Easter Widows by Sinead McCooke, book review

McCoole follows the lives of seven women widowed by the 1916 Easter Rising
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The Independent Culture

Grace Gifford's marriage to Joe Plunkett was unusual. The wedding took place at 11.30pm in the chapel at Kilmainham jail, and the couple made their vows by candlelight witnessed only by army officers. After the ceremony they were allowed 10 minutes together in Joe's cell. He knelt beside her but both were too upset to speak. The next morning the groom was shot by a British firing squad because he was one of the leaders of the Easter Rising in Dublin.

Grace's brief encounter is one of the poignant stories in Sinead McCoole's Easter Widows: Seven Irish Women Who Lived in the Shadow of the 1916 Rising. The book traces the lives of Kathleen, Maud, Lillie, Fanny, Agnes, Grace and Muriel before and after the Irish rebellion against British rule which made them widows. In this intense atmosphere of secrecy and sacrifice their stories were equally romantic and tragic. They were a diverse group; the charismatic, wealthy Maud Gonne had little in common with Lillie Connolly, who lived in grinding poverty.

Muse of the poet William Butler Yeats, mistress of the French politician and journalist Lucien Millevoye and wife of the Irish nationalist John MacBride, Maud was so beautiful that men found her irresistible. A campaigner for Irish nationalism, she enjoyed dicing with danger. Characteristically, after an American speaking tour she brought back a live baby alligator for her six-year-old daughter. However, by the time of the Rising she was separated from MacBride, having accused him of indecent behaviour towards her daughter and adultery with her half-sister.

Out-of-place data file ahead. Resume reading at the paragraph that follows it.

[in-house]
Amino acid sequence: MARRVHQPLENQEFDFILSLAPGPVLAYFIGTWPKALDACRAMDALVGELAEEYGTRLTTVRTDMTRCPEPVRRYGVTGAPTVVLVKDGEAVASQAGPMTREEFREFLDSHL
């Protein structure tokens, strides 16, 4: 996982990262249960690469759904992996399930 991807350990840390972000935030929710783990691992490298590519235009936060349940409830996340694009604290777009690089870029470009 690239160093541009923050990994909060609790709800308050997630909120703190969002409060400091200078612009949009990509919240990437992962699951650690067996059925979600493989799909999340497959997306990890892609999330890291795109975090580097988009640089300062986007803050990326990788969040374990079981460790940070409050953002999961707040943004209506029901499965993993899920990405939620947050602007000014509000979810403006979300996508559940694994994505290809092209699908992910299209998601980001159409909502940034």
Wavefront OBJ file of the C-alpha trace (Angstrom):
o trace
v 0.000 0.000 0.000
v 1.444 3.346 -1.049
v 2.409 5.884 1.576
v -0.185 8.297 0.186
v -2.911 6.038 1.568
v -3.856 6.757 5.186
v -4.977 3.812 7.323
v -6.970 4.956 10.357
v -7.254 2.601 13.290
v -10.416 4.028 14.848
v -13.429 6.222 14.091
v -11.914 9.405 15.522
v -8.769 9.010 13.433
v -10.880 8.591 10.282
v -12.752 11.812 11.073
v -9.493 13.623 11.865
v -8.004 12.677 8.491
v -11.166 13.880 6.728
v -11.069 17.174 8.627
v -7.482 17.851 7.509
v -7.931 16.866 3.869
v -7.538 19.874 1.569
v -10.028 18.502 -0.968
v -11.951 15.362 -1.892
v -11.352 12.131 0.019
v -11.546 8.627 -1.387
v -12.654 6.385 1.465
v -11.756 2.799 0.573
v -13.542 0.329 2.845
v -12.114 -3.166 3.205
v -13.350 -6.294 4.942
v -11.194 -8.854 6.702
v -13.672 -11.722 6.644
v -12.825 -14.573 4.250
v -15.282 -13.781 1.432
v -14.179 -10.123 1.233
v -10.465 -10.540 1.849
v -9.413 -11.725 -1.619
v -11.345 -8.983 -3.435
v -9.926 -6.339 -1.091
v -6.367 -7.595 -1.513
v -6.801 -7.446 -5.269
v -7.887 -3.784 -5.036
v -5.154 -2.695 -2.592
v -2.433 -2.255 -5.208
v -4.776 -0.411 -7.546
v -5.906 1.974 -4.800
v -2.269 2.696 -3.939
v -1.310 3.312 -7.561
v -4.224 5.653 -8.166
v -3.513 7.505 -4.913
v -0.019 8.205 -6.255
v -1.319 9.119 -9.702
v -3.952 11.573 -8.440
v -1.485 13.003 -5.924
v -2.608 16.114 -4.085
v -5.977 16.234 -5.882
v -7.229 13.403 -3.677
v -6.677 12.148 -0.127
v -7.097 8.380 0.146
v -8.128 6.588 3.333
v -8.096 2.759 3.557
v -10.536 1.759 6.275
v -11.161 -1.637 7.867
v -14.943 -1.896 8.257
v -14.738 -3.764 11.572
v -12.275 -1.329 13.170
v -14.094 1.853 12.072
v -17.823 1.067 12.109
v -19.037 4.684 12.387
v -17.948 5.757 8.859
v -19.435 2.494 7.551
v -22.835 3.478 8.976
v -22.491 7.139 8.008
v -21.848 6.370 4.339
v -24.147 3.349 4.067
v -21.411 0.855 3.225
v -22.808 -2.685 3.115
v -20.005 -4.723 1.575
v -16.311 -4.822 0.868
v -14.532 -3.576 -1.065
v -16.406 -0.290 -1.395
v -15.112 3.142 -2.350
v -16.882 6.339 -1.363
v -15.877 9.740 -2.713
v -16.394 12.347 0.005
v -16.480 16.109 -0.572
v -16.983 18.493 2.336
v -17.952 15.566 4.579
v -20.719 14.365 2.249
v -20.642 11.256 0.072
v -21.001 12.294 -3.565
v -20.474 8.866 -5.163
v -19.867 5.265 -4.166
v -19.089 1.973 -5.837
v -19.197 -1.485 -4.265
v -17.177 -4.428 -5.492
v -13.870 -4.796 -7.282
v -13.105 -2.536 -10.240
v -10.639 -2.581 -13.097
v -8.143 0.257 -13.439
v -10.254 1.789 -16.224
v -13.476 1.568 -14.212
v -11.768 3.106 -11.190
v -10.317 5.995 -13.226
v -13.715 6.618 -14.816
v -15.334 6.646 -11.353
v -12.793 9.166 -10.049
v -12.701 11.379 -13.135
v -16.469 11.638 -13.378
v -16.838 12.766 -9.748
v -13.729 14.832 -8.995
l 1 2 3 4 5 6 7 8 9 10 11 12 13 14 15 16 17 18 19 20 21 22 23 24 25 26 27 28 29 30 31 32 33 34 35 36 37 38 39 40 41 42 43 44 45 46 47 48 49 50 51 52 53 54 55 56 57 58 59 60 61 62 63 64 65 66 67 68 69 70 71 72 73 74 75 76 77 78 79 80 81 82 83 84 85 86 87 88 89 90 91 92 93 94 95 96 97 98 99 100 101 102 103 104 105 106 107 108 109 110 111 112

In contrast Lillie Connolly was a self-sacrificing and loyal wife to her husband James to the end. James's political ambitions meant them moving to America, then back to Ireland with their five children. She told Maud "he cares nothing but for the cause" but added that she "would not have him otherwise".

Although very different, the women were united by the traumatic days in April and May 1916 when their husbands led an armed rebellion and issued a Proclamation setting up a Provisional Government of the Irish Republic – but were then defeated and executed. Their deaths cast a long shadow. Both Grace Plunkett and Kathleen Clarke miscarried their babies. Muriel never recovered from the loss of her husband, the poet Thomas MacDonagh. During a holiday with the other widows she started swimming out to sea and never stopped, leaving her children orphans. The widows were determined to continue fighting for independence. Their political involvement led to raids on their houses and imprisonment. Maud and Kathleen were sent to Holloway Prison in London while Grace returned to where she spent her wedding night, in Kilmainham jail.

Sinead McCoole's passion for her subject gives an energy to her writing. Drawing on new research and skilfully weaving the skeins of the seven stories together, she makes us think about the high price paid by the women for their husbands' political dreams.

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